SpouseBuzz

The Sad End of an Era

Last week hubby and I headed to Home Depot to buy some packing boxes.  As we swished through the self checkout, I handed my military ID to the checker that was babysitting all of us.

"Oh," she said.  "I'm sorry, but we're no longer offering a military discount."

I felt a sudden profound sadness, and it wasn't because I was going to get 50 cents off my purchase, either.

Hubby and I have always made it a point to shop at Home Depot first if we needed home supplies.  The military discount was wonderful in that it saved us quite a bit of money as I tried to fix up the several thousand dollars worth of damage to my Mother-in-Law's home while my husband was last deployed.  But the military discount was meaningful to me in yet another, and more important way.

It made me feel like someone was thinking of us and what we were going through as military families.

I did not make frequent use of the Home Depot military discount.  Most of the time I just got my purchases and went on my way.  If, however, I had to show some form of ID the checker never failed to remind me that the discount was available for me.

One checker in Porterville, CA actually voided the transaction and started it over to make sure I got the discount - all without any prompting or asking for special treatment from me.

She told me, "Honey - we've got to take CARE of you."

I have struggled, in the last five years, with occasional bouts of irritation, or anger, or despair over seeing our military family putting out such a tremendous effort in deployments, fear, and stress while so many civilian families go about their regular daily life seemingly unaffected by what is happening in the Middle East or Afghanistan.  I have descended into a funk more than once when a comment I made referred to a place like Anbar or Kandahar, and the response from someone more removed from the situation was, "Where's that?"

Just a simple little thing like the Home Depot checkers telling me that they had to "take care of me" made that all better - because someone knew.  Someone CARED.

It really isn't just about the money.  No Wal Mart I've ever been in has offered a military discount.  However, while hubby was in Iraq my local Wal Mart planned a Veteran's Day display.  I didn't pay much attention to it - I was more interested in getting what I needed and getting out before I was crushed in the roiling pack of pay day shoppers.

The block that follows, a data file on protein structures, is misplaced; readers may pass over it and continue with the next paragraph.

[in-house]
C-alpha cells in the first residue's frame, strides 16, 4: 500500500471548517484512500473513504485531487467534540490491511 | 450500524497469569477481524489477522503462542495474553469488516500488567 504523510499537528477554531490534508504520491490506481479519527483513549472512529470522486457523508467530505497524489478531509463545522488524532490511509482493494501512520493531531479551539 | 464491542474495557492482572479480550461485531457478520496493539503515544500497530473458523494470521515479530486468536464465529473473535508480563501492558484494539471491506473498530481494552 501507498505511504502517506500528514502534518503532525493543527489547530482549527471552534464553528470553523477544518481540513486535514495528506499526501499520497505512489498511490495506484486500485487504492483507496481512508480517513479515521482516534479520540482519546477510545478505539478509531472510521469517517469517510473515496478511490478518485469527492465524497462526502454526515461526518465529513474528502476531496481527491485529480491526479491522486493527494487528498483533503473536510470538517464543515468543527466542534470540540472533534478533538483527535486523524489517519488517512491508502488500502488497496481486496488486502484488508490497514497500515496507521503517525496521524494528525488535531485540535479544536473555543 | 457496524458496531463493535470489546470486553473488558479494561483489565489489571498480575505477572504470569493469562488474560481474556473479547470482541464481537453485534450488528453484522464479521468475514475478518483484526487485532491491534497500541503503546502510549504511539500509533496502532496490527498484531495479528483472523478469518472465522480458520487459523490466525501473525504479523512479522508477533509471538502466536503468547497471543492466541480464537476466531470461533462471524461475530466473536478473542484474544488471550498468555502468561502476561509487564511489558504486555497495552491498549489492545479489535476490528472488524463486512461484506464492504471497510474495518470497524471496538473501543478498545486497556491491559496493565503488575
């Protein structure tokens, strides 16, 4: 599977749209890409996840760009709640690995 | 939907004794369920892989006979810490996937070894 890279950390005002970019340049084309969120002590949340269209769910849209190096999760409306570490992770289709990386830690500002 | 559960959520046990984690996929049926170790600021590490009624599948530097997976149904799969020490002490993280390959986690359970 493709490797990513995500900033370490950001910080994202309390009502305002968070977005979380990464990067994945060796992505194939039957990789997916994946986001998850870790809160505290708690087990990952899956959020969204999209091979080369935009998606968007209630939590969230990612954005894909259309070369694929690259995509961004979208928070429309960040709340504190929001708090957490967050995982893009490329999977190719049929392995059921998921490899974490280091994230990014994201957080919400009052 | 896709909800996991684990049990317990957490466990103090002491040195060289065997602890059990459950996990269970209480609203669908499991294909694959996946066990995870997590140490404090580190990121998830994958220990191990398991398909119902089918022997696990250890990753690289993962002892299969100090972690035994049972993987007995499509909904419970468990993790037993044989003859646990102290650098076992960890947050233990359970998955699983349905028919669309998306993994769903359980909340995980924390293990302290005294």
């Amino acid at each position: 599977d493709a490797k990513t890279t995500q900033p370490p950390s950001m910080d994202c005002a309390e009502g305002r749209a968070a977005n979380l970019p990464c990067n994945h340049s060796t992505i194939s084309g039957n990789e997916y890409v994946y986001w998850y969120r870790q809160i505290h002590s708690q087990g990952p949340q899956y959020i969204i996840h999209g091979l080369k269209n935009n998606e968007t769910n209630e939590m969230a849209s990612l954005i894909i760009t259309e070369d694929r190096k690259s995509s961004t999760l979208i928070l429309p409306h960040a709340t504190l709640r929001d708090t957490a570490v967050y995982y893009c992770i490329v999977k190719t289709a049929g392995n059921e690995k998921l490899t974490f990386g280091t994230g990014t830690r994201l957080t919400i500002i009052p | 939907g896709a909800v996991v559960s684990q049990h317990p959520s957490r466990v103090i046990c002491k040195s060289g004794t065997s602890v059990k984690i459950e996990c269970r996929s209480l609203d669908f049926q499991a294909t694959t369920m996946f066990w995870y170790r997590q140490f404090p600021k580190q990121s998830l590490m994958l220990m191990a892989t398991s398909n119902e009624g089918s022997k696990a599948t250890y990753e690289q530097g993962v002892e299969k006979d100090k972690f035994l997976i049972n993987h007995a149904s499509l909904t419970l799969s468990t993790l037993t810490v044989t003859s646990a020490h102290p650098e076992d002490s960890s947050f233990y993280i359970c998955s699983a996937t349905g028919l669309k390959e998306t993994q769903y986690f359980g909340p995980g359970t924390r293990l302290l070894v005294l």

But as I picked up my photos from the One Hour counter, my funk was once again broken by a sharp eyed woman behind the counter.  She pointed to the Veteran's Day poster and told me that she had noticed our disposable camera had come from Iraq and asked if the pictures were of my husband.  Then she told me this:

"I would really appreciate it if you would pick one of those photos and let us make copies to add to our display.  We are trying to show our appreciation to all the veterans we can, and your husband certainly deserves the thanks."

I very nearly couldn't speak - I just selected the one I thought was most representative (it happened to be my hubby in full battle rattle under Saddam's crossed swords) and she made short work of it.  She even gave me a free 5 x7 and 4 free wallets.

It was as though God had reached down Himself and patted my shoulder that day.  It felt like everything would be all right.

As a military wife I don't really ask for any special treatment.  And honestly, I don't necessarily want it.  I take great satisfaction in my ability to do what needs to be done, whether I am alone or my hubby is home.  I am fiercely proud of the fact that  I can pack up and clean a house in under a week (all by myself), or unpack and decorate in 48 hours when called upon.  I don't like the fact that I have to be self-sufficient so often, but I am very proud that I can be.   And, like many military spouses, I have a great deal of trouble asking for any help, even when I truly need it.

So that little bit of unasked for recognition of the things that set military families apart from Home Depot and the diligence of the Home depot checkers in making sure military families were "taken care of" made me feel like someone understood, and cared.  I really did depend on it.

And so now that it's gone, I'm very sad.

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